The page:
Racists Aren’t 100 Percent Terrible Humans.

Upholding and strengthening white privilege is racist. Someone can be kind and giving and have a plethora of diverse friends and family whom they love earnestly and still harbor subconscious racism. Even if they are aware of it, if they do nothing to counteract the systems of white privilege and supremacy they benefit from, that’s racism. There are racist implications even the most woke white person can’t escape.

I am a card-carrying benefactor of white privilege. One of those privileges is being able to play nice and look away from the damage, because the damage of racism isn’t happening to me. But ignoring it and denying the severity of racism’s impact only buys time for the roots to dig deeper.

White Privilege Comes With Responsibility

That doesn’t make white people bad people or inherently evil, and it doesn’t mean that white people must wallow in guilt for the sins of racist history. What it does mean is that with privilege ought to come responsibility: the responsibility to be honest about what happened in the past and what is happening in the present. The responsibility to go dig up the roots of racism, because white people have easier access to the fields where it has grown.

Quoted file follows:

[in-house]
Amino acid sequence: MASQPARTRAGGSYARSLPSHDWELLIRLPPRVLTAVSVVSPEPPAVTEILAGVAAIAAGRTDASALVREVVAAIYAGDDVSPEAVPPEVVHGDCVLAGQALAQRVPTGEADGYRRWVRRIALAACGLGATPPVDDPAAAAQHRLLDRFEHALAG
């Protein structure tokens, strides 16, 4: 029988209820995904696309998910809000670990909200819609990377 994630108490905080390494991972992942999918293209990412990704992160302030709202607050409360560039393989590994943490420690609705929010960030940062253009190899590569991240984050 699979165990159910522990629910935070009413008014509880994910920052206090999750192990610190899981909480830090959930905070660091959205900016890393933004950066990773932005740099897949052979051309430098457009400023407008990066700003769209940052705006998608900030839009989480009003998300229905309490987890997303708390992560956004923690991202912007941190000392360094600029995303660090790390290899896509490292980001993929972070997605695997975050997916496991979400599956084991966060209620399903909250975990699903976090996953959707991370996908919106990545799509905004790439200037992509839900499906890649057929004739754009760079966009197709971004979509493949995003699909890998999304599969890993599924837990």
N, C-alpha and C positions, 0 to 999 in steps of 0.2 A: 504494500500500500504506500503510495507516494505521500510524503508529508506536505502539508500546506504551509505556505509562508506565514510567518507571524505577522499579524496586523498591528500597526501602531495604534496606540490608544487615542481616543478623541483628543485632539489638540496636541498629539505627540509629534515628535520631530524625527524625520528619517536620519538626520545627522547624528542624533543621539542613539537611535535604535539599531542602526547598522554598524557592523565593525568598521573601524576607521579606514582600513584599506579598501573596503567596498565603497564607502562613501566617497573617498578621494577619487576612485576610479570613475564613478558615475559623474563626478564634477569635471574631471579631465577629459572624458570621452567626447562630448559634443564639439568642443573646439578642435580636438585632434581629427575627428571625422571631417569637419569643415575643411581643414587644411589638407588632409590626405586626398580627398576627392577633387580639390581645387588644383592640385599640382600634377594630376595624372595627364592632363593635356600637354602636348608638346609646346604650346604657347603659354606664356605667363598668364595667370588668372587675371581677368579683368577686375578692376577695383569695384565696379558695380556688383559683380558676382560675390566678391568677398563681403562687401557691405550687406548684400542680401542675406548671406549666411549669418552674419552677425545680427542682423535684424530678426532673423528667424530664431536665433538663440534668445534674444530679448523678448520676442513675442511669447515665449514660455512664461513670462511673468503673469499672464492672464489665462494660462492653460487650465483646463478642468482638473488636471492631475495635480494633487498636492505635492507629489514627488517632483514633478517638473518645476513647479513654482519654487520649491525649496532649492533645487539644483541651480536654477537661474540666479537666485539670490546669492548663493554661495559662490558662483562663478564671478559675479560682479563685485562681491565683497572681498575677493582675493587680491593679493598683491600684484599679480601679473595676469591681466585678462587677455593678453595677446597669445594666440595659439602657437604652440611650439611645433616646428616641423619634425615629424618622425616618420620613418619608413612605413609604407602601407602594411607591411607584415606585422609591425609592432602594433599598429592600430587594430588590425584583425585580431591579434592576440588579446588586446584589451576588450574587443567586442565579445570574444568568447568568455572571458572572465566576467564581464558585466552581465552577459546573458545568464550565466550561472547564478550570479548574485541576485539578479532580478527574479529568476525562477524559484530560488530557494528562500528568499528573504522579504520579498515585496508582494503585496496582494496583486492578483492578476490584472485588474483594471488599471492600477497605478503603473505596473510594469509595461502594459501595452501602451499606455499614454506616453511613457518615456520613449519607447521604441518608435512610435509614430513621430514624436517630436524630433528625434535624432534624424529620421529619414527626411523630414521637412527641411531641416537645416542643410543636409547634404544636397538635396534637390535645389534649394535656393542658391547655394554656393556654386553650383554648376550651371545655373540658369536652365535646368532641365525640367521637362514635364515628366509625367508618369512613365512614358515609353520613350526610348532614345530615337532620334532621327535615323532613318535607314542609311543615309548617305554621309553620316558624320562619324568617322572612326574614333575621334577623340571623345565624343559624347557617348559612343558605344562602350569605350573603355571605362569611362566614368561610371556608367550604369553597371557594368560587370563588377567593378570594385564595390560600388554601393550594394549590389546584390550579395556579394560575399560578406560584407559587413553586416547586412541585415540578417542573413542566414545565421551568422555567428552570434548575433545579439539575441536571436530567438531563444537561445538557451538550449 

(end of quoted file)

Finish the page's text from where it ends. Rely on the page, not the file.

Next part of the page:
It is uncomfortable and — to be quite honest — painful to have to admit you have been racist. It is not easy to look into the glaring light and see the ways in which you’ve been a hypocrite. But that’s the only way we grow. (Spoiler alert: we’re all full of contradictions and hypocrisy, admit it to yourself before someone points it out and you’re way ahead of the pack). I speak of myself, too. I am part of this. We all are.

It’s important to challenge denial. We can work on enacting change only once we give the problem a name and become willing to accept that name even when it makes us uncomfortable. Placating people is what makes us all comfortable in our internalized prejudices.

Once we acknowledge the threads of racism that crisscross the fabric of our society, once all of us concede to bear witness to the deep current of prejudice running under all of us, only then can we start to dismantle the structure of oppression that gave rise to this divide.